When is news not news? When it’s propaganda produced by the government:
nytimes.com/2005/03/13/polit … overt.html
workingforchange.com/article … emid=18720
democracynow.org/article.pl? … /14/152202
Would you buy a used car from this man?
P.S. As a fig leaf to you Republicans, I admit that Clinton did it too. But I was never a fan of his either. So where are you (conservative) people who are opposed to “big government”?
:bravo: Nice post, DB. I think this is an important issue for people to be aware of/discuss, and appreciate you putting together some links on the subject. I also tip my hat to your admirable show of non-partisan candor in stating right off the bat that this is not something that George Bush or the Republicans invented, but rather is something that has been going on for 20 years.
I’ve only started hearing/reading about VNRs recently, and I certainly do not presume to speak for other conservatives. But to answer your question based on what I know at this point:
Q: “So where are you (conservative) people who are opposed to ‘big government’?”
A: I think this practice is a problem. I think it is poor journalism. And I think that the local news outlets that use VNRs should label them as such.
So, what precisely is the issue? While the Clinton administration may have used these video news releases, the only information we have is that his budget for them was not so much as the Bushies spent. With regards to the core issue of the deception, we might need more information about:
Was there was a change in how these reports were attributed? Did the reports from, say, 10 years ago provide upfront that the piece had been filmed by the U.S. government?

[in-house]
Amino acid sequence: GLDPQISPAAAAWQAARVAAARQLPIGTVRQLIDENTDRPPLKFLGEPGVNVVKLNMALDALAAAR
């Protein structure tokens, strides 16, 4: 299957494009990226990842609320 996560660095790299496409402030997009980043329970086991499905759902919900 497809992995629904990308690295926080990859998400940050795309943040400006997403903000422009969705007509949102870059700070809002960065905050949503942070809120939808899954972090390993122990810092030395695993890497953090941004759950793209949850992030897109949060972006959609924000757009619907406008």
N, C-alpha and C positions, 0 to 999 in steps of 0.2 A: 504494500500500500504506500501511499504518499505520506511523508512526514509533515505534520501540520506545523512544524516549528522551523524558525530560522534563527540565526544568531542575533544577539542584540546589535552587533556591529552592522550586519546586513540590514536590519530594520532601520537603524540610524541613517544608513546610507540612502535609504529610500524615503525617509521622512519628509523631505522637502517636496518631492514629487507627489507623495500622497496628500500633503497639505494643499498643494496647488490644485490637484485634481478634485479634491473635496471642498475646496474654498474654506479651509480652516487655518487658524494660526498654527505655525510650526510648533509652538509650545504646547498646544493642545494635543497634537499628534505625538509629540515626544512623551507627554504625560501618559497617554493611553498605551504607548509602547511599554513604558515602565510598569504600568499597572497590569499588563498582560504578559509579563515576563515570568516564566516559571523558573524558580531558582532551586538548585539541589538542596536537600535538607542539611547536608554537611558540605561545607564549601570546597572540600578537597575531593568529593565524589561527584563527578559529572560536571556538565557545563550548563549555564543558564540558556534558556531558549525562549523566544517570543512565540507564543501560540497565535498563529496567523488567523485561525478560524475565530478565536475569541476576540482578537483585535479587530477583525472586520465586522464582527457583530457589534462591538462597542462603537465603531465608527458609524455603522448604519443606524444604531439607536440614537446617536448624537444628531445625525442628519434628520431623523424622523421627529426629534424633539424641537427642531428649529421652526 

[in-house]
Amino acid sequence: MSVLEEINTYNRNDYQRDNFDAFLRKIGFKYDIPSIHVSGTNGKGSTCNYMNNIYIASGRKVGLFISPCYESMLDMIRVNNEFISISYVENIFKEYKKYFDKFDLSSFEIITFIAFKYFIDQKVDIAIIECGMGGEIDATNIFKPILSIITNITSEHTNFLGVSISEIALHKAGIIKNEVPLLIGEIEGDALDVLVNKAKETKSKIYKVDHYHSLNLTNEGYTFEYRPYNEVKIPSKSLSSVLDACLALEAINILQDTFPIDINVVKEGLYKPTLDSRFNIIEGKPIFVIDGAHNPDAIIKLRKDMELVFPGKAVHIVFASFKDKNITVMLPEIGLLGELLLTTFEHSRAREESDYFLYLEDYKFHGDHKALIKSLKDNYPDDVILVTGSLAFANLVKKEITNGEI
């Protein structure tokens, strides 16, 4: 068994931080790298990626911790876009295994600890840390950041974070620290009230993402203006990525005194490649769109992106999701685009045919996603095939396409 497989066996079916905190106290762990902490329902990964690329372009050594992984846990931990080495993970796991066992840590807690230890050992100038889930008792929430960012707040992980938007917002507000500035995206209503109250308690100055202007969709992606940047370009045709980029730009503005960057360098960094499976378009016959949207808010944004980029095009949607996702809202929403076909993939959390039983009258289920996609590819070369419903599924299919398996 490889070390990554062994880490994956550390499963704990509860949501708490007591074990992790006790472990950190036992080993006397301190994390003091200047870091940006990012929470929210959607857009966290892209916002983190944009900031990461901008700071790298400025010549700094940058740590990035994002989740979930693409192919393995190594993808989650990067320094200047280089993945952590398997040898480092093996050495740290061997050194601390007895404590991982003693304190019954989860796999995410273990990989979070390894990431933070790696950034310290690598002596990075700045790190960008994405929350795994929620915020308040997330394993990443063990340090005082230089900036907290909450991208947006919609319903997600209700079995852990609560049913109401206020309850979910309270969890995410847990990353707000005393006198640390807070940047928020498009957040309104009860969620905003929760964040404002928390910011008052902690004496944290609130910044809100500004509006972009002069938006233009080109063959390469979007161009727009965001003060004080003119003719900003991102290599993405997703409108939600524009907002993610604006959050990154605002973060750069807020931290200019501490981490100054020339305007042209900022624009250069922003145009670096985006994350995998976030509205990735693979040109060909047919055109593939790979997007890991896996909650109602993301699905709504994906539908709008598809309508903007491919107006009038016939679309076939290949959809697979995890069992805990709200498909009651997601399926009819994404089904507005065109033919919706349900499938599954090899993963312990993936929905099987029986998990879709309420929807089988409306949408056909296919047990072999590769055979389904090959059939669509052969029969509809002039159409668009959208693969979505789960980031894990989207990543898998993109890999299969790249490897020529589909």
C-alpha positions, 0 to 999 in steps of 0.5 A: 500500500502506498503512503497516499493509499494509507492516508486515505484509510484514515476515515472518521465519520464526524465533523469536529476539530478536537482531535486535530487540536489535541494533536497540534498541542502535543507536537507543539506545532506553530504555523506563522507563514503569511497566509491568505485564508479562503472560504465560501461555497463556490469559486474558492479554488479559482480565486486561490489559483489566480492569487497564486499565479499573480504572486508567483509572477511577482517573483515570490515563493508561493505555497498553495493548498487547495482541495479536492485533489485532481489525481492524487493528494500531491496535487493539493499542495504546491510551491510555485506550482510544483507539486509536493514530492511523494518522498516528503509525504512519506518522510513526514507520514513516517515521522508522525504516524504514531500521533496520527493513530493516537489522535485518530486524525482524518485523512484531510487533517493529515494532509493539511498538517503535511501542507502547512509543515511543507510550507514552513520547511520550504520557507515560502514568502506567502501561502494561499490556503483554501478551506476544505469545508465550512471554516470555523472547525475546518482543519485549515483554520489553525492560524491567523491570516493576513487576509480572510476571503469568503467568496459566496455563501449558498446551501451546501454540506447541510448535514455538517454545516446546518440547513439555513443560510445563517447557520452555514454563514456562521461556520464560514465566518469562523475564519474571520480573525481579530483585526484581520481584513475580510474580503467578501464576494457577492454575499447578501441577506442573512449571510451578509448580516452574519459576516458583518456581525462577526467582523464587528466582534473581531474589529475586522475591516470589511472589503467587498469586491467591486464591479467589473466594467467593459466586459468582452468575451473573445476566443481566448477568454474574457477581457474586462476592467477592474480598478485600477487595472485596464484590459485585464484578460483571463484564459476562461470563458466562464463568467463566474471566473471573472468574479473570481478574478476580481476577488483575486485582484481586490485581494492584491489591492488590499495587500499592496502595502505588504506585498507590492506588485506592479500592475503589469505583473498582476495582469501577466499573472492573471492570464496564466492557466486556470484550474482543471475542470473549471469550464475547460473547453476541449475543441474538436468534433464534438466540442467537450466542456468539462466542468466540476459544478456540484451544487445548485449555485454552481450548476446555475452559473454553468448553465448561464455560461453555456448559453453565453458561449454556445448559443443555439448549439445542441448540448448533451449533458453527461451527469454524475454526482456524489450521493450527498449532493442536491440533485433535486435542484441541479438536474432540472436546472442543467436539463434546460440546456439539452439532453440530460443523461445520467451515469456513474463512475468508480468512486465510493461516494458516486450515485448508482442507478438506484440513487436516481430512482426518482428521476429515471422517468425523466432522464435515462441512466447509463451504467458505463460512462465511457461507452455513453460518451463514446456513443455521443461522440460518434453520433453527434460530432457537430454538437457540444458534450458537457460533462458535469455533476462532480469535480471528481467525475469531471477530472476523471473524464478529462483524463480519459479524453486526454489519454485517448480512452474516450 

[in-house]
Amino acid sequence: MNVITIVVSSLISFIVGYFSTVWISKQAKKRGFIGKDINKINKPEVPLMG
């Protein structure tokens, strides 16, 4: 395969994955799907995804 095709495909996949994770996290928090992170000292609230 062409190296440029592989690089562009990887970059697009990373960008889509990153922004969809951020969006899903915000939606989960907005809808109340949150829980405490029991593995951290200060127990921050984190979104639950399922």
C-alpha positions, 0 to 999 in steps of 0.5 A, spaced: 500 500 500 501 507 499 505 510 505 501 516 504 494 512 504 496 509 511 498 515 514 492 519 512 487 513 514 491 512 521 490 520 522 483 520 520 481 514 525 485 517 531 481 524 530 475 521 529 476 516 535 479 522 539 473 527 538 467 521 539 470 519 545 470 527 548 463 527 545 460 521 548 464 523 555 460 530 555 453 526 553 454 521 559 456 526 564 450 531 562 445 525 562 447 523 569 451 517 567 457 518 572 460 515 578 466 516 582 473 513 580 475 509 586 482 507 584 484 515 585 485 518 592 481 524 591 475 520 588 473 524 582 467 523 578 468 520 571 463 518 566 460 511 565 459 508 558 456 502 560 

Was the “news” presented accurately and even-handedly?
Were the matters being presented as “news” involve issues of reasonable debate? For example, most citizens would probably see a difference between footage of National Park rangers cleaning up litter versus footage in which some unnamed “medical expert” tells you that the Bush plan for medical coverage is the best thing since sliced bread.
The lack of attribution is a key problem, and station managers like the guy at WCIA in Champaign (as mentioned in the NY Times article) are being disingenuous when they say that the “public can make up their own mind” about who produced the reports when it is precisely that information he helps to confuse/withhold. For those who have not read the article in its entirety, WCIA had USDA “reporters” signing off with lines like “with the USDA, I’m Joe Friday, reporting for the ‘Morning Show’”.
Far from there being some sort of “liberal” media bias, what we have is a “lazy” media, one that actually has bent over backwards (or, given the laziness, perhaps “reclined” is a better word fit) to allow the Bush administration plenty of time to present sugar-coated stories.
In the interest of non-partisanship, I’d like to introduce the movie “Wag the Dog”:
If you haven’t seen it, try to rent the video. It’s hysterical. It’s a parody on Clinton’s “bimbo eruptions” and how he tries to manipulate the news to cover it up.